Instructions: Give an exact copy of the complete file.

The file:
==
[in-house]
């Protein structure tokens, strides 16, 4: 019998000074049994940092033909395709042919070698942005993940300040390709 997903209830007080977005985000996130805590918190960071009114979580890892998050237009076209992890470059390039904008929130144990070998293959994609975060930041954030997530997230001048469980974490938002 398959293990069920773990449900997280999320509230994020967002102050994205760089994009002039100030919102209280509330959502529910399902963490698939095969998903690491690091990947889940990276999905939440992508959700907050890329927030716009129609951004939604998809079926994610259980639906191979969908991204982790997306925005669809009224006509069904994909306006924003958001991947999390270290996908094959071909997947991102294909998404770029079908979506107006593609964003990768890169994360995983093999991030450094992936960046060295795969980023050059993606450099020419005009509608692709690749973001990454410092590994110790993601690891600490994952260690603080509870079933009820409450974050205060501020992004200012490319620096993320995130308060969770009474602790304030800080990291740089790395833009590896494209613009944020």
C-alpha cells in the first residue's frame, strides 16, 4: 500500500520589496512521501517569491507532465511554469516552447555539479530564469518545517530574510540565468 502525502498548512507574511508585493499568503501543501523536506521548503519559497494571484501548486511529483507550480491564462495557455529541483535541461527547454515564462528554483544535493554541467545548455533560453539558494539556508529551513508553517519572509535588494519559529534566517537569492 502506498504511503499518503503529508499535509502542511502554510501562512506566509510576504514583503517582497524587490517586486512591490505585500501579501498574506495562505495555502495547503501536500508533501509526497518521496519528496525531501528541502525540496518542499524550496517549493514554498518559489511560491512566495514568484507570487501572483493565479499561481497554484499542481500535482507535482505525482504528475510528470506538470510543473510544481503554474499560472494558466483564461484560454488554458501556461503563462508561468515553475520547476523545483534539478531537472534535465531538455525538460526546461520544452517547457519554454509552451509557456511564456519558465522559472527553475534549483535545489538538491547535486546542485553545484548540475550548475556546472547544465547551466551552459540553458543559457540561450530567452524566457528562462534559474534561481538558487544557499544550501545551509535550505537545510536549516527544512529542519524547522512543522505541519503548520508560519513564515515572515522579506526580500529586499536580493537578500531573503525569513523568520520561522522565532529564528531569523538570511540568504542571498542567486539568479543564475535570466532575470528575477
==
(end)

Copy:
[in-house]
């Protein structure tokens, strides 16, 4: 019998000074049994940092033909395709042919070698942005993940300040390709 997903209830007080977005985000996130805590918190960071009114979580890892998050237009076209992890470059390039904008929130144990070998293959994609975060930041954030997530997230001048469980974490938002 398959293990069920773990449900997280999320509230994020967002102050994205760089994009002039100030919102209280509330959502529910399902963490698939095969998903690491690091990947889940990276999905939440992508959700907050890329927030716009129609951004939604998809079926994610259980639906191979969908991204982790997306925005669809009224006509069904994909306006924003958001991947999390270290996908094959071909997947991102294909998404770029079908979506107006593609964003990768890169994360995983093999991030450094992936960046060295795969980023050059993606450099020419005009509608692709690749973001990454410092590994110790993601690891600490994952260690603080509870079933009820409450974050205060501020992004200012490319620096993320995130308060969770009474602790304030800080990291740089790395833009590896494209613009944020």
C-alpha cells in the first residue's frame, strides 16, 4: 500500500520589496512521501517569491507532465511554469516552447555539479530564469518545517530574510540565468 502525502498548512507574511508585493499568503501543501523536506521548503519559497494571484501548486511529483507550480491564462495557455529541483535541461527547454515564462528554483544535493554541467545548455533560453539558494539556508529551513508553517519572509535588494519559529534566517537569492 502506498504511503499518503503529508499535509502542511502554510501562512506566509510576504514583503517582497524587490517586486512591490505585500501579501498574506495562505495555502495547503501536500508533501509526497518521496519528496525531501528541502525540496518542499524550496517549493514554498518559489511560491512566495514568484507570487501572483493565479499561481497554484499542481500535482507535482505525482504528475510528470506538470510543473510544481503554474499560472494558466483564461484560454488554458501556461503563462508561468515553475520547476523545483534539478531537472534535465531538455525538460526546461520544452517547457519554454509552451509557456511564456519558465522559472527553475534549483535545489538538491547535486546542485553545484548540475550548475556546472547544465547551466551552459540553458543559457540561450530567452524566457528562462534559474534561481538558487544557499544550501545551509535550505537545510536549516527544512529542519524547522512543522505541519503548520508560519513564515515572515522579506526580500529586499536580493537578500531573503525569513523568520520561522522565532529564528531569523538570511540568504542571498542567486539568479543564475535570466532575470528575477